Bernie 'Bane' Sanders Does Not Care for Billionaires

July 17, 2015

Sen. Bernie Sanders (I., Vt.), the increasingly popular socialist vying for the 2016 Democratic presidential nomination, hits on a familiar theme in his speeches and press appearances: Those billionaires are the absolute worst.

Sanders' wrath falls upon "millionaires and billionaires," "the billionaire class," the "handful of billionaires" who control this country, and of course, two philanthropist, anti-cancer gentlemen named the "Koch brothers." Minority Leader Harry Reid (D., Nev.) can personally attest that consistent attacks on the latter is not a successful election strategy.

However, with trusty Ed Schultz of MSNBC cheering him on, Sanders is making squishy liberal Hillary Clinton sweat out what should have been a slam-dunk bid for the party nod. The enthusiasm for Sanders is palpable, CNN reported earlier:

Socialist Sen. Bernie Sanders (I., Vt.) received more than 76 percent of his haul from donations of $200 or less, compared to 17 percent for Clinton. Sanders, who has drawn the largest crowds of either party to his rallies so far in the young campaign, trails Clinton in the polls but is posing a stronger challenge than the Clinton team thought, enough so that her own supporters have teased the possibility he could win Iowa, New Hampshire, or both.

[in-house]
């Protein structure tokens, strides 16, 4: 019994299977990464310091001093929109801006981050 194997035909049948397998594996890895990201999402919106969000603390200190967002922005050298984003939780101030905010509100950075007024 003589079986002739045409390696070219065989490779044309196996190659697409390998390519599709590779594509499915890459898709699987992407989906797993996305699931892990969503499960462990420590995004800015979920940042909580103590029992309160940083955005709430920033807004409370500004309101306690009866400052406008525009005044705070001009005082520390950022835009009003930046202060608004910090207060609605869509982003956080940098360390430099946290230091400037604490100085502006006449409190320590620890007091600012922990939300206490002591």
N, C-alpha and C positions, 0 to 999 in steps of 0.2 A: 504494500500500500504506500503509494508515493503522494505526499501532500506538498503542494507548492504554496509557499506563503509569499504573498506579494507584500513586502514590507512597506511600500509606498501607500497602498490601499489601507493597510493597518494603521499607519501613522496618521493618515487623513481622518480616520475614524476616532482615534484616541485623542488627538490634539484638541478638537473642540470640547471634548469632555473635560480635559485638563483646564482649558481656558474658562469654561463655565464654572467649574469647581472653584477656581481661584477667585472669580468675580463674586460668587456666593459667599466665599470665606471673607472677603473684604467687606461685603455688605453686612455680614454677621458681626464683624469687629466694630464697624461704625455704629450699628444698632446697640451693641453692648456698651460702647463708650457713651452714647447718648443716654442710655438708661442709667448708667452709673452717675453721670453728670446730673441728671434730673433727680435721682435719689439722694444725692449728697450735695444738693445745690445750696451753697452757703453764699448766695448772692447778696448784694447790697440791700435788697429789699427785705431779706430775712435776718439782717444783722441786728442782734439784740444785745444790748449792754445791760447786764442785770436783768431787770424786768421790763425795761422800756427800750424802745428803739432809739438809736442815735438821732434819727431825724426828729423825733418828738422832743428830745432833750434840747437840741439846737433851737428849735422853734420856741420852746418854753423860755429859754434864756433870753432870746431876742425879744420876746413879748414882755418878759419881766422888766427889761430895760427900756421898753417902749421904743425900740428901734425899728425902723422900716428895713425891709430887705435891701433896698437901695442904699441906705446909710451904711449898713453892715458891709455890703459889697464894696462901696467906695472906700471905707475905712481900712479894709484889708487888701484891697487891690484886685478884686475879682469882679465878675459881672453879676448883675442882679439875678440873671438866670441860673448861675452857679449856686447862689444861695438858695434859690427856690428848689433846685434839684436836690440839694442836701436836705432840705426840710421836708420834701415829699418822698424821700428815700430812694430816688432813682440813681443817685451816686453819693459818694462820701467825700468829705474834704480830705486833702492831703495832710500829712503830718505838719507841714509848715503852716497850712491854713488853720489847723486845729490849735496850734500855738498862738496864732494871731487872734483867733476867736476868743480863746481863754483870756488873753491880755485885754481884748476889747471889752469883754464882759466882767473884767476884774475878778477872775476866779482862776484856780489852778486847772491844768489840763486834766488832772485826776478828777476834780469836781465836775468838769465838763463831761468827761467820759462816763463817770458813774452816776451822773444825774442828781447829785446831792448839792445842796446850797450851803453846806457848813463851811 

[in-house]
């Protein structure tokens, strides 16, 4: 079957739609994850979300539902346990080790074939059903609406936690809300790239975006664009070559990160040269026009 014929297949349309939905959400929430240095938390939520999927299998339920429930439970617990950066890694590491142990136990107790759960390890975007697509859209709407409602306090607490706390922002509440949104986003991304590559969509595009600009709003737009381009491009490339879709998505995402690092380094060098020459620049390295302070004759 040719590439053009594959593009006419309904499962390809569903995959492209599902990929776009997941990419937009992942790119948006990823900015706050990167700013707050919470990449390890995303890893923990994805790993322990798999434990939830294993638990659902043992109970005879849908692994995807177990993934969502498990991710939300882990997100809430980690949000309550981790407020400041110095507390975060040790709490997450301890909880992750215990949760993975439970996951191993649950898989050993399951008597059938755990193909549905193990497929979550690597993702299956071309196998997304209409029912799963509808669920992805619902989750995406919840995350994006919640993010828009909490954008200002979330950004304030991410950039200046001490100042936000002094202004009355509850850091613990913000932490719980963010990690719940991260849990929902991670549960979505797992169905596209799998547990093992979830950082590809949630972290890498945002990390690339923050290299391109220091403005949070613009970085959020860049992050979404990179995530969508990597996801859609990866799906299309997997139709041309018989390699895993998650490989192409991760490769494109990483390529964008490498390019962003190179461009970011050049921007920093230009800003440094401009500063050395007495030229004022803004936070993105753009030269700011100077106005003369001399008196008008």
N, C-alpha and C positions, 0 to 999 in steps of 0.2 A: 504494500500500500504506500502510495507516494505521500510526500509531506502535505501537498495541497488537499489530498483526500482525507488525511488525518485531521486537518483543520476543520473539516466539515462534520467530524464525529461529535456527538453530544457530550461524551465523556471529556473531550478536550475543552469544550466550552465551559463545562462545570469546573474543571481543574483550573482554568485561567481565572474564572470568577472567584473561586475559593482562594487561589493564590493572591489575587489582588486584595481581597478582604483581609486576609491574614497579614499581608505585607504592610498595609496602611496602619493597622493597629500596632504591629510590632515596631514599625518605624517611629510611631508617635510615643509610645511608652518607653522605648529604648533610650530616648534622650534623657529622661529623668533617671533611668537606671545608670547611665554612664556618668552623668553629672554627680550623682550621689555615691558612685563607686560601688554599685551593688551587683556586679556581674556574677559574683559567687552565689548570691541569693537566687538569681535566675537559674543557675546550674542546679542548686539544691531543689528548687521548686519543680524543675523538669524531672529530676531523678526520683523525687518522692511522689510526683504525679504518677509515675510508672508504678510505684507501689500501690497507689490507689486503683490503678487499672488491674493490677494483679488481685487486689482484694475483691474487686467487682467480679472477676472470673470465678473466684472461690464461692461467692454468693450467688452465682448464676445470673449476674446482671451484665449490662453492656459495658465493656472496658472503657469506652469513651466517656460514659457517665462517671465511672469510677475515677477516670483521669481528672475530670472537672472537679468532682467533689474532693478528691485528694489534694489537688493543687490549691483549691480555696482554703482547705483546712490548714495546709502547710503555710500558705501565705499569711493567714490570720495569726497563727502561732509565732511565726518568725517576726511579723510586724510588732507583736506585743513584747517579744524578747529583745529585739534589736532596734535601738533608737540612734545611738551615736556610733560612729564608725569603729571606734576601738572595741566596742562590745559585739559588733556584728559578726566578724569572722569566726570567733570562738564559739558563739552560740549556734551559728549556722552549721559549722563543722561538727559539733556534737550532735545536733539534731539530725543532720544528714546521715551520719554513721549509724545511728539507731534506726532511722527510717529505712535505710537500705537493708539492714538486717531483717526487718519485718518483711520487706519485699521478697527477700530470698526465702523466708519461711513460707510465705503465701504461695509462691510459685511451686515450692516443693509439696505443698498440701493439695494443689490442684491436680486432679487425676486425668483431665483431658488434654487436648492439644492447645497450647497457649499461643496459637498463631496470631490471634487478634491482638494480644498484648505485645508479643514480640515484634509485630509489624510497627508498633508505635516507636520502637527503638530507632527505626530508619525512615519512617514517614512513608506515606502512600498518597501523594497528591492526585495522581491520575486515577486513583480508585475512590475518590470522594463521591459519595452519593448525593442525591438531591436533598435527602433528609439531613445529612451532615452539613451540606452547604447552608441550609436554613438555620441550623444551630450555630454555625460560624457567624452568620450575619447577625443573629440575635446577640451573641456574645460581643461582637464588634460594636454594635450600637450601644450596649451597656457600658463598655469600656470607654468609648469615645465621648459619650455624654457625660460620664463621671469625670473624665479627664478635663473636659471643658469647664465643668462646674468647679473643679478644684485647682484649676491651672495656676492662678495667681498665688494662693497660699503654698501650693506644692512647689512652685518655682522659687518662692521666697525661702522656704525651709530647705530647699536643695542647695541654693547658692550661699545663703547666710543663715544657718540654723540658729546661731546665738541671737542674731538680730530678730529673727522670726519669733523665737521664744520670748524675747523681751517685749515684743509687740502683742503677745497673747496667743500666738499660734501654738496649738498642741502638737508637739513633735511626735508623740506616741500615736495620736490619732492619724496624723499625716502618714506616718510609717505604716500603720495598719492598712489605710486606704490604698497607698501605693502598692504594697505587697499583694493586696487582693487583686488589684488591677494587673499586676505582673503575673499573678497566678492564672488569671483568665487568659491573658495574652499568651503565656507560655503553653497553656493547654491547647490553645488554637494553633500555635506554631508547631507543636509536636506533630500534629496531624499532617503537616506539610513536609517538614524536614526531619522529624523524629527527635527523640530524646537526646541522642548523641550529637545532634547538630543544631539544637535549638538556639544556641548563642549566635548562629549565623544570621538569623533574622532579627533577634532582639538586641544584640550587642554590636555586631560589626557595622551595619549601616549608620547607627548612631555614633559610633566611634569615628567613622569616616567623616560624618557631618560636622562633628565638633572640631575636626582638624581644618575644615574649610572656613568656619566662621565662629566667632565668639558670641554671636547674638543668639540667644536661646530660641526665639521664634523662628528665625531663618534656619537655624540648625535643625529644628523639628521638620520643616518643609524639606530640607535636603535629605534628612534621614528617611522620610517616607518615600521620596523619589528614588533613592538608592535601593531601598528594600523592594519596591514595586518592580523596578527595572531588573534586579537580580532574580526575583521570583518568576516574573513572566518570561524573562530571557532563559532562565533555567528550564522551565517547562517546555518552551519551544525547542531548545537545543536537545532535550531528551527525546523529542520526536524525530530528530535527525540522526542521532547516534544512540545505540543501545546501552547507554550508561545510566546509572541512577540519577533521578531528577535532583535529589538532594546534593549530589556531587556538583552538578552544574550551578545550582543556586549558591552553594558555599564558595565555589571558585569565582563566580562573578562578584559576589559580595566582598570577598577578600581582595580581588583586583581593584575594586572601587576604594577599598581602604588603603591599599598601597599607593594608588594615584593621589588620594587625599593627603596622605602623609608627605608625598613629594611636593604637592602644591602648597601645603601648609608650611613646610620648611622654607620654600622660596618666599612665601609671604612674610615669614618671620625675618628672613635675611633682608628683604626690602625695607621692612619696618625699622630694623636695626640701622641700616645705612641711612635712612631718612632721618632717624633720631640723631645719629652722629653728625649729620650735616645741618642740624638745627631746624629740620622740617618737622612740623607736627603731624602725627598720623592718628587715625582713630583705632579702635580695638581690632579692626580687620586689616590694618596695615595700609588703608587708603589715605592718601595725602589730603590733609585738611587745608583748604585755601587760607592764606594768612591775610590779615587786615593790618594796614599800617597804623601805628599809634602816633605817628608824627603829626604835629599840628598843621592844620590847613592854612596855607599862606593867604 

"They want to make sure that everyone in the media and everyone in the public knows that she has support and enthusiasm among the rank-and-file Democratic Party voters, but these numbers aren’t great for her," said Associated Press reporter Lisa Lerer.

"Her poll numbers [among Democrats] and favorability are fine, but they seem to have an ‘eh,’" host John King said.

In Madison, Wisconsin on July 1, Sanders drew roughly 10,000 people, showing his campaign is not the total long-shot proposition many observers said. CNN reported on his remarks:

"What I would like to ask of you: Please think big, not small," Sanders said, referring to the audience as his "brothers and sisters."

Calling for a "political revolution," Sanders added, "there is nothing that we cannot accomplish."